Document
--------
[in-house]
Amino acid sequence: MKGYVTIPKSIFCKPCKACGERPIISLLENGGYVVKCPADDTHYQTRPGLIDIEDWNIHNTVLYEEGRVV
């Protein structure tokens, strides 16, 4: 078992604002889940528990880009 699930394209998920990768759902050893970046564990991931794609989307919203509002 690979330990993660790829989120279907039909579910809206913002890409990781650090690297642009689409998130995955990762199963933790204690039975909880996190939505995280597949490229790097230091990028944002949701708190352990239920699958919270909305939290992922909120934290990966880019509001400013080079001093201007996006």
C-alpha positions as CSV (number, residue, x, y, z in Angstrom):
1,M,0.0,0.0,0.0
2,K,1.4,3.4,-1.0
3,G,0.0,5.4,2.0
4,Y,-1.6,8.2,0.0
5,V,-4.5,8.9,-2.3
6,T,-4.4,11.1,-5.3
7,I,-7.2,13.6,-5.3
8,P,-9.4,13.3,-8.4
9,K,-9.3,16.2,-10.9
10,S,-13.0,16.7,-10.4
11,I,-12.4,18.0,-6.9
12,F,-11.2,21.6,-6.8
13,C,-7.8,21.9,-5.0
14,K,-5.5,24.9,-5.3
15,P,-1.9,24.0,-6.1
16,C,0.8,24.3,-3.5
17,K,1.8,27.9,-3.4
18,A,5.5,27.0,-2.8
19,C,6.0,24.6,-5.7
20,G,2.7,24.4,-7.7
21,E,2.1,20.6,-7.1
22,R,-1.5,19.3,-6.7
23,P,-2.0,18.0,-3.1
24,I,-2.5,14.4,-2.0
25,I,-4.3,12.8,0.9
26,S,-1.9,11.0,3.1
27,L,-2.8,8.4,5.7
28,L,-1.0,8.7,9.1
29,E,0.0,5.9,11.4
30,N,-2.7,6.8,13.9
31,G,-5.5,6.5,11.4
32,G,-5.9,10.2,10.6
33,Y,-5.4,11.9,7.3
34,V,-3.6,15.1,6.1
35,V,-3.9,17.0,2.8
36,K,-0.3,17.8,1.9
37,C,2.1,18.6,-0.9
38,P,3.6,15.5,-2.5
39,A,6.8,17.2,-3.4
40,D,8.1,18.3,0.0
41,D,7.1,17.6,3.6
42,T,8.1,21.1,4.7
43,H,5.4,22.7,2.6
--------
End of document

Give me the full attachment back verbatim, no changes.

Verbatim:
[in-house]
Amino acid sequence: MKGYVTIPKSIFCKPCKACGERPIISLLENGGYVVKCPADDTHYQTRPGLIDIEDWNIHNTVLYEEGRVV
């Protein structure tokens, strides 16, 4: 078992604002889940528990880009 699930394209998920990768759902050893970046564990991931794609989307919203509002 690979330990993660790829989120279907039909579910809206913002890409990781650090690297642009689409998130995955990762199963933790204690039975909880996190939505995280597949490229790097230091990028944002949701708190352990239920699958919270909305939290992922909120934290990966880019509001400013080079001093201007996006």
C-alpha positions as CSV (number, residue, x, y, z in Angstrom):
1,M,0.0,0.0,0.0
2,K,1.4,3.4,-1.0
3,G,0.0,5.4,2.0
4,Y,-1.6,8.2,0.0
5,V,-4.5,8.9,-2.3
6,T,-4.4,11.1,-5.3
7,I,-7.2,13.6,-5.3
8,P,-9.4,13.3,-8.4
9,K,-9.3,16.2,-10.9
10,S,-13.0,16.7,-10.4
11,I,-12.4,18.0,-6.9
12,F,-11.2,21.6,-6.8
13,C,-7.8,21.9,-5.0
14,K,-5.5,24.9,-5.3
15,P,-1.9,24.0,-6.1
16,C,0.8,24.3,-3.5
17,K,1.8,27.9,-3.4
18,A,5.5,27.0,-2.8
19,C,6.0,24.6,-5.7
20,G,2.7,24.4,-7.7
21,E,2.1,20.6,-7.1
22,R,-1.5,19.3,-6.7
23,P,-2.0,18.0,-3.1
24,I,-2.5,14.4,-2.0
25,I,-4.3,12.8,0.9
26,S,-1.9,11.0,3.1
27,L,-2.8,8.4,5.7
28,L,-1.0,8.7,9.1
29,E,0.0,5.9,11.4
30,N,-2.7,6.8,13.9
31,G,-5.5,6.5,11.4
32,G,-5.9,10.2,10.6
33,Y,-5.4,11.9,7.3
34,V,-3.6,15.1,6.1
35,V,-3.9,17.0,2.8
36,K,-0.3,17.8,1.9
37,C,2.1,18.6,-0.9
38,P,3.6,15.5,-2.5
39,A,6.8,17.2,-3.4
40,D,8.1,18.3,0.0
41,D,7.1,17.6,3.6
42,T,8.1,21.1,4.7
43,H,5.4,22.7,2.6